also present, an iron removal plant could reduce the arsenic content to below
the current limit for acceptability. However the arsenic removal efficiency
dropped as the iron content reduced. Ensuring adequate maintenance of the
plants is also difficult. The cost of treating supplies into piped systems is
effectively increased because all water is treated, not just the water needed
for drinking and cooking. Investment in a removal plant has to be considered
against the cost of a deeper borehole tapping arsenic-free water.
Unless safe, convenient and affordable arsenic treatment
can be made available, treatment of water must be considered as a short-term
measure, pending alternative arsenic-free supplies being made available. It is
also likely that in the long term, the acceptable limit for arsenic will be
lowered to the WHO standard, which will tend to make treatment more difficult
and expensive in addition to being required in more areas than at present.
area known to be safe or from a depth known to be safe.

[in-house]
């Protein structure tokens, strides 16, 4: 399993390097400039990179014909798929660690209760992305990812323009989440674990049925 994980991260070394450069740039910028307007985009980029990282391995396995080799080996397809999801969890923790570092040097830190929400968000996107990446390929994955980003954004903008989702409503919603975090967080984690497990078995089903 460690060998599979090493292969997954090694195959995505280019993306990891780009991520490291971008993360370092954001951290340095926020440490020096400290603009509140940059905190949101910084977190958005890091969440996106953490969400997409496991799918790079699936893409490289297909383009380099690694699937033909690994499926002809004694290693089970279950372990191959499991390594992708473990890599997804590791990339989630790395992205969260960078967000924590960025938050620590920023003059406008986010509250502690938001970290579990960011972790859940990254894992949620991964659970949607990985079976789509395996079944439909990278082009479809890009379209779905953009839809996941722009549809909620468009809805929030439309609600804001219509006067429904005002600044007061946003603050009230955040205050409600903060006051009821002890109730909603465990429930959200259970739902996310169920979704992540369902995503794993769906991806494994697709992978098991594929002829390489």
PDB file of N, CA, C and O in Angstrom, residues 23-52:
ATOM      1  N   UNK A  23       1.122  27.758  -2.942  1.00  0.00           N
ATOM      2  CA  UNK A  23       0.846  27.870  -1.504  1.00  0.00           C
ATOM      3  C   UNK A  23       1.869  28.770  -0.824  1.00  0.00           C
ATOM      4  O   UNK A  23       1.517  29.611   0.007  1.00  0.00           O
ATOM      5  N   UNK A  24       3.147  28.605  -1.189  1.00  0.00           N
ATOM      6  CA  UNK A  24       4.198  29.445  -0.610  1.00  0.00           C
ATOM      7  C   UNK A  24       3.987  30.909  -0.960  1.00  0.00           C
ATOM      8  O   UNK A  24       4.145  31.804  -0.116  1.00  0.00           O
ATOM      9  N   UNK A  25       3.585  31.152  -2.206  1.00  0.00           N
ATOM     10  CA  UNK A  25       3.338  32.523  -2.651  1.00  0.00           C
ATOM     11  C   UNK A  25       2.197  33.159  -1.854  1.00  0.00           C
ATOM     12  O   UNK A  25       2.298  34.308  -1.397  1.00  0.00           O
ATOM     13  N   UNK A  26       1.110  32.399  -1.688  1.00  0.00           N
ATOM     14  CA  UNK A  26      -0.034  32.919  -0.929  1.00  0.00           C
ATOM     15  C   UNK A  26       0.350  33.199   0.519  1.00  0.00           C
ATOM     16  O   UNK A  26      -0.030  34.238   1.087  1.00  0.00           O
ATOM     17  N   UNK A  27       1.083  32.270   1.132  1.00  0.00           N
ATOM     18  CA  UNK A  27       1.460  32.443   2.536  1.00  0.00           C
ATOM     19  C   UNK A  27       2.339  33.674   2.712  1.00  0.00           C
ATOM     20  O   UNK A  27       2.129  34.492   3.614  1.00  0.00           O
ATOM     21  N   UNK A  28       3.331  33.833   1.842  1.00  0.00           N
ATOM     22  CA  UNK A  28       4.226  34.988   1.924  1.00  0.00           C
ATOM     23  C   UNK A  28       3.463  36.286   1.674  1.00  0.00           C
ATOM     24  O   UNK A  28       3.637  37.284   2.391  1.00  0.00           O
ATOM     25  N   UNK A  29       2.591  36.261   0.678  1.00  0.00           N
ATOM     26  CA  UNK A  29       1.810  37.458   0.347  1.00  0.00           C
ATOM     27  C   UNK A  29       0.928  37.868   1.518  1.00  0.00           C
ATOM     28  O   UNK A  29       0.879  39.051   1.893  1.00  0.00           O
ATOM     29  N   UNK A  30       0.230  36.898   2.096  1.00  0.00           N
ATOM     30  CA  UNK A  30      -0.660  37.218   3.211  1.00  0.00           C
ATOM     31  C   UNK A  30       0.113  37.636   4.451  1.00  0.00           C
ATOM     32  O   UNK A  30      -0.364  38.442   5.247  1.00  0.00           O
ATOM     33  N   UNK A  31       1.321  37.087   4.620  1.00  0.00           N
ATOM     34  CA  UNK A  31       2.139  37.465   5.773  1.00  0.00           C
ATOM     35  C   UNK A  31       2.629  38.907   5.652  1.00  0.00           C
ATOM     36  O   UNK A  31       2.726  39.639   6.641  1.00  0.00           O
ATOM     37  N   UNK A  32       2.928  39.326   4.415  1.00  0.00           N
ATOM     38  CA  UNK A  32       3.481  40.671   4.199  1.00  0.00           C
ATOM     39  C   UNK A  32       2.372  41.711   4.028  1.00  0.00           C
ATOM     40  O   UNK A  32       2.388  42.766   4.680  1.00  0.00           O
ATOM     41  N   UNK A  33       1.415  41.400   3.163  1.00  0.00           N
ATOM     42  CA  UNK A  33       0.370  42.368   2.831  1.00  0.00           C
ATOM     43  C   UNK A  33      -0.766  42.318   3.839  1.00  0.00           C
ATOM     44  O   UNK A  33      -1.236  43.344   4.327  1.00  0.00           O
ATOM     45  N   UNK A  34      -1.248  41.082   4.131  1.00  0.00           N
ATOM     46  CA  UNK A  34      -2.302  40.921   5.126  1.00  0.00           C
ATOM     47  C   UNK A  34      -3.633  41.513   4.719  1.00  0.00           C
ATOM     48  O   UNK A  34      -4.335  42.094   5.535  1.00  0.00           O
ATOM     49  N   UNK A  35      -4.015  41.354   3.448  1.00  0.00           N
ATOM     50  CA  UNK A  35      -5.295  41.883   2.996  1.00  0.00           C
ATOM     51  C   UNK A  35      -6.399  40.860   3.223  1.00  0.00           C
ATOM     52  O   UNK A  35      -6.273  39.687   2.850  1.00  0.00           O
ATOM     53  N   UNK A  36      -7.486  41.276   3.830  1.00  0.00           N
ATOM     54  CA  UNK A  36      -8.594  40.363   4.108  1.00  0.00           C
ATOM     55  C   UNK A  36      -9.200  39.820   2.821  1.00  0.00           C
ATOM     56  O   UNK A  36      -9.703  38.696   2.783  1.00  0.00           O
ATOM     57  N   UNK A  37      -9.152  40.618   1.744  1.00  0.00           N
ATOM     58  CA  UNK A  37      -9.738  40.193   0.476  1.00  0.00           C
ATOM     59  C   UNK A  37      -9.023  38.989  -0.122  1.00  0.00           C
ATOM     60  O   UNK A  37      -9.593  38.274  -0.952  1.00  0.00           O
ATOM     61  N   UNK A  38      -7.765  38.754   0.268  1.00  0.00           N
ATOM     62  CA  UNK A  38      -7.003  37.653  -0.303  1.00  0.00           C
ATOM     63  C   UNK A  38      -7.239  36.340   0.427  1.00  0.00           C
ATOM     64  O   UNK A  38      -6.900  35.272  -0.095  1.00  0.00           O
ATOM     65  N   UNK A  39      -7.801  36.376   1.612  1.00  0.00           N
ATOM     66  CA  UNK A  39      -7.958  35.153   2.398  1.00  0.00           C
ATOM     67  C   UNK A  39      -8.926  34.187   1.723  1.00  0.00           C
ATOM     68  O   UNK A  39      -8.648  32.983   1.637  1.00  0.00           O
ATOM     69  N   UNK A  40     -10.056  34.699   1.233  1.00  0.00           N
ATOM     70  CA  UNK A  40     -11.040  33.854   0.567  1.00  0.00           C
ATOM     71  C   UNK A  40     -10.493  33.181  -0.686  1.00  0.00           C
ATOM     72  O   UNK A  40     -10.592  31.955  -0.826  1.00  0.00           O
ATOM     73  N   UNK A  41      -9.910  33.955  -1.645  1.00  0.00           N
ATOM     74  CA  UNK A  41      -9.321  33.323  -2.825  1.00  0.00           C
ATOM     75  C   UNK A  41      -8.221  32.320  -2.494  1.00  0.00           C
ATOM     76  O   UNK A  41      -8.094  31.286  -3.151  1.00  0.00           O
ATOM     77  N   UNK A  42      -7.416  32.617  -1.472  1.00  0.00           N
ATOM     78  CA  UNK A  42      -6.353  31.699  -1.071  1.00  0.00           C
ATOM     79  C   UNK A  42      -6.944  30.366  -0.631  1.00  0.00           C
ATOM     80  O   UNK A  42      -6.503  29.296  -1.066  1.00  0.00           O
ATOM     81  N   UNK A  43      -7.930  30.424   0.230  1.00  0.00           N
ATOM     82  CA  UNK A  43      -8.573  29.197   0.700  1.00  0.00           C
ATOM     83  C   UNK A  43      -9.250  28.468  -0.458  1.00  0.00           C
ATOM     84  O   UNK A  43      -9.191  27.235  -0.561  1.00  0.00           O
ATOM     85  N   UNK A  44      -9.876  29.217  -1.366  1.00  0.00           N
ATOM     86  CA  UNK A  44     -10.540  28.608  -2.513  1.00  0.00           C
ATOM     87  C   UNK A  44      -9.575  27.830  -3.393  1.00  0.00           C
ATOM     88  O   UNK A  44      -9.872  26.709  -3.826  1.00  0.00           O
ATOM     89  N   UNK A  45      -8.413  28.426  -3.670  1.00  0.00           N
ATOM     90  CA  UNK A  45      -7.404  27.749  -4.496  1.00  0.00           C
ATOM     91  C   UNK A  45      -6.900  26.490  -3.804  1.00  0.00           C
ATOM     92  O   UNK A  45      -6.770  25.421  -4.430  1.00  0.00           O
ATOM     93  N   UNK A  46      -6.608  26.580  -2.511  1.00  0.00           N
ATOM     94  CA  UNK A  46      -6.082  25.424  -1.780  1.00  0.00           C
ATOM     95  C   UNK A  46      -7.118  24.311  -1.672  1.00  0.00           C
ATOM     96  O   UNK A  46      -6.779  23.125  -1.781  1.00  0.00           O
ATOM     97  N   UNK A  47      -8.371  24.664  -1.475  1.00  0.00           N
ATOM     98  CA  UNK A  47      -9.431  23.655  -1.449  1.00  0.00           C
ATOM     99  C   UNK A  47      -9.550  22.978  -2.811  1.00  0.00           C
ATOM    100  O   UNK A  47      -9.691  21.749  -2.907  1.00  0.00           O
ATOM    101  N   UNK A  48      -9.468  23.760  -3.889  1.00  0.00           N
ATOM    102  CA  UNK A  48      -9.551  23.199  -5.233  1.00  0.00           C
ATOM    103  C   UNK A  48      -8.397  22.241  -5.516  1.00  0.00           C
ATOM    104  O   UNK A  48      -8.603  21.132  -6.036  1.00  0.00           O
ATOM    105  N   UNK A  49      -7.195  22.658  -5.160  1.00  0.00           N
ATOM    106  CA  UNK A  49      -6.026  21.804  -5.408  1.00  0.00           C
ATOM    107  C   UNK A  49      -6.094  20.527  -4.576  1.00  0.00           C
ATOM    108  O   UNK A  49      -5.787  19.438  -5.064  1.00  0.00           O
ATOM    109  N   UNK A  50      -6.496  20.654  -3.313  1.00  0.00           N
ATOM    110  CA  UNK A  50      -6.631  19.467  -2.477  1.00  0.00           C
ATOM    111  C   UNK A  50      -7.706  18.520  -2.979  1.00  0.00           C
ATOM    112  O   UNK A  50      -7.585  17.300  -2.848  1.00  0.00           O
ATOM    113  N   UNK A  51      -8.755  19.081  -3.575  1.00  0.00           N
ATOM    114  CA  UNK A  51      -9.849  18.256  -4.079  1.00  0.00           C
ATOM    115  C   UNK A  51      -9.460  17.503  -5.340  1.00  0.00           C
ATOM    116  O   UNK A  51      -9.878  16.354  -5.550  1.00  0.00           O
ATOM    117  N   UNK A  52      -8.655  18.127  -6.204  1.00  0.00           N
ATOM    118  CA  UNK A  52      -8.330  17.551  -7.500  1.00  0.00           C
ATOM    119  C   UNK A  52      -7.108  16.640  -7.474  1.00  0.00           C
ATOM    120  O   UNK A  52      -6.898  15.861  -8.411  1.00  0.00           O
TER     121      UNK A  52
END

Surface water will require treatment to remove suspended
solids and ensure that it is biologically pure. Simple filtration systems,
such as pond sand filters, can be effective, but require very frequent and
careful maintenance. However, the capacity of existing ponds is limited and
they are privately owned. New ponds require land. Consumers who have their own
pumps are reluctant to revert to using a shared source. The number of rivers
which have reliable dry season flaws are limited. During low flow conditions
these may contain relatively high concentrations of agricultural or industrial
chemicals, which are very expensive to remove. Intakes on the major rivers may
suffer from two problems: erosion during the flood
season; and being far from the low-flow channel
in the dry season.
Current information indicates that the risk of arsenic
occurring in groundwater drawn at a depth of 300rn is very low. The iron
content also tends to be lower at this depth compared with shallower water,
although the hardness may be higher. Where groundwater is available, even if